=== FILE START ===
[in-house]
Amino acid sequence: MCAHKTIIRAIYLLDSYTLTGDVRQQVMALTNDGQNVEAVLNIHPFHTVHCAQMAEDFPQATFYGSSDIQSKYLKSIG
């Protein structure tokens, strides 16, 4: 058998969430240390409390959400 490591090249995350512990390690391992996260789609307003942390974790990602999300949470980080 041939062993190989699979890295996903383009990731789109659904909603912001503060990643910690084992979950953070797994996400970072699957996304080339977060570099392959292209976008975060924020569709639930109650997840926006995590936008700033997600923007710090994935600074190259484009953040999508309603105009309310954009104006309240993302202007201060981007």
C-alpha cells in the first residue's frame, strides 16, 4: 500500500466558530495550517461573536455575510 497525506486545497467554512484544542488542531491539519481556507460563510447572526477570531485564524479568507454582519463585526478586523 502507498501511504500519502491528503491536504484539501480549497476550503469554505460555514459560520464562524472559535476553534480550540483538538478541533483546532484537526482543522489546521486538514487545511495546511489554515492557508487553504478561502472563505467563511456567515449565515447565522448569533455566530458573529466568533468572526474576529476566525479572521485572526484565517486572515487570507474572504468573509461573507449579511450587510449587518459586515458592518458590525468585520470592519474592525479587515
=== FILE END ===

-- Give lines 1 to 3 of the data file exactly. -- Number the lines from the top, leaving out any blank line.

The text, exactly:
[in-house]
Amino acid sequence: MCAHKTIIRAIYLLDSYTLTGDVRQQVMALTNDGQNVEAVLNIHPFHTVHCAQMAEDFPQATFYGSSDIQSKYLKSIG
């Protein structure tokens, strides 16, 4: 058998969430240390409390959400 490591090249995350512990390690391992996260789609307003942390974790990602999300949470980080 041939062993190989699979890295996903383009990731789109659904909603912001503060990643910690084992979950953070797994996400970072699957996304080339977060570099392959292209976008975060924020569709639930109650997840926006995590936008700033997600923007710090994935600074190259484009953040999508309603105009309310954009104006309240993302202007201060981007």